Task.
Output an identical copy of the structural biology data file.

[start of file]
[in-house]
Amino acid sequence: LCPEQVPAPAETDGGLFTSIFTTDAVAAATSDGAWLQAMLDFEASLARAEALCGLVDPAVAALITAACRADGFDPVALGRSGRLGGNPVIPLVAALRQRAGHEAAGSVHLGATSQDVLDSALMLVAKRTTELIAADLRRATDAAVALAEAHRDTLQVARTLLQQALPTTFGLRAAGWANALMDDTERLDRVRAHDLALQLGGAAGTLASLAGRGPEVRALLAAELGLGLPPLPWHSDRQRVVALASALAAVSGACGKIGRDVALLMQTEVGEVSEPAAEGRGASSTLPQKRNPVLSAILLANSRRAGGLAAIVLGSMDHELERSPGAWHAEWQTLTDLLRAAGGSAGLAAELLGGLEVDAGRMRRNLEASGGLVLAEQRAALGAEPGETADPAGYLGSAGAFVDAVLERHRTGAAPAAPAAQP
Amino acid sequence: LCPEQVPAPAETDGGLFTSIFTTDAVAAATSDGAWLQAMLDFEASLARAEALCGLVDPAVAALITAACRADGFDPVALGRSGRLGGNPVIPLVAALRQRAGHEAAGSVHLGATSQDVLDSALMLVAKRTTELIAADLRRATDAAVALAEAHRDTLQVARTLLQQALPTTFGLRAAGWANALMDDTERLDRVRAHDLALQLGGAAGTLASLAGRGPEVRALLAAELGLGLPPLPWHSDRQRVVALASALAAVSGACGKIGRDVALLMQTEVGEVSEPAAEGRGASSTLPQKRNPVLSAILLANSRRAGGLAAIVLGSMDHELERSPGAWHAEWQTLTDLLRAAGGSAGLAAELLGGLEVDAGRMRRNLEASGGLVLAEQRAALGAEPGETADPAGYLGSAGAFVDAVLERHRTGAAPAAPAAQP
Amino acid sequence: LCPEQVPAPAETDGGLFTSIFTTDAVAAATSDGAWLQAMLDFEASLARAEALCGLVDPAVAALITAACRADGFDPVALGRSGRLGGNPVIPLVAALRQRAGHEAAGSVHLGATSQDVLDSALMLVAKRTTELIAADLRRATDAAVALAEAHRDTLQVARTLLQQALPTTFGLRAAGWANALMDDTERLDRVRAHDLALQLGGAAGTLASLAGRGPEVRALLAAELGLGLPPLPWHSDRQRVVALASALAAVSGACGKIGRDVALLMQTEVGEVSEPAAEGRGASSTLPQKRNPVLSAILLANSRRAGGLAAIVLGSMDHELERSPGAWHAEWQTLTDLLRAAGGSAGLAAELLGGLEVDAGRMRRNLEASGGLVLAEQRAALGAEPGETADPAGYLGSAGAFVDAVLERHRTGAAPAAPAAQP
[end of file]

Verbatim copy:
[in-house]
Amino acid sequence: LCPEQVPAPAETDGGLFTSIFTTDAVAAATSDGAWLQAMLDFEASLARAEALCGLVDPAVAALITAACRADGFDPVALGRSGRLGGNPVIPLVAALRQRAGHEAAGSVHLGATSQDVLDSALMLVAKRTTELIAADLRRATDAAVALAEAHRDTLQVARTLLQQALPTTFGLRAAGWANALMDDTERLDRVRAHDLALQLGGAAGTLASLAGRGPEVRALLAAELGLGLPPLPWHSDRQRVVALASALAAVSGACGKIGRDVALLMQTEVGEVSEPAAEGRGASSTLPQKRNPVLSAILLANSRRAGGLAAIVLGSMDHELERSPGAWHAEWQTLTDLLRAAGGSAGLAAELLGGLEVDAGRMRRNLEASGGLVLAEQRAALGAEPGETADPAGYLGSAGAFVDAVLERHRTGAAPAAPAAQP
Amino acid sequence: LCPEQVPAPAETDGGLFTSIFTTDAVAAATSDGAWLQAMLDFEASLARAEALCGLVDPAVAALITAACRADGFDPVALGRSGRLGGNPVIPLVAALRQRAGHEAAGSVHLGATSQDVLDSALMLVAKRTTELIAADLRRATDAAVALAEAHRDTLQVARTLLQQALPTTFGLRAAGWANALMDDTERLDRVRAHDLALQLGGAAGTLASLAGRGPEVRALLAAELGLGLPPLPWHSDRQRVVALASALAAVSGACGKIGRDVALLMQTEVGEVSEPAAEGRGASSTLPQKRNPVLSAILLANSRRAGGLAAIVLGSMDHELERSPGAWHAEWQTLTDLLRAAGGSAGLAAELLGGLEVDAGRMRRNLEASGGLVLAEQRAALGAEPGETADPAGYLGSAGAFVDAVLERHRTGAAPAAPAAQP
Amino acid sequence: LCPEQVPAPAETDGGLFTSIFTTDAVAAATSDGAWLQAMLDFEASLARAEALCGLVDPAVAALITAACRADGFDPVALGRSGRLGGNPVIPLVAALRQRAGHEAAGSVHLGATSQDVLDSALMLVAKRTTELIAADLRRATDAAVALAEAHRDTLQVARTLLQQALPTTFGLRAAGWANALMDDTERLDRVRAHDLALQLGGAAGTLASLAGRGPEVRALLAAELGLGLPPLPWHSDRQRVVALASALAAVSGACGKIGRDVALLMQTEVGEVSEPAAEGRGASSTLPQKRNPVLSAILLANSRRAGGLAAIVLGSMDHELERSPGAWHAEWQTLTDLLRAAGGSAGLAAELLGGLEVDAGRMRRNLEASGGLVLAEQRAALGAEPGETADPAGYLGSAGAFVDAVLERHRTGAAPAAPAAQP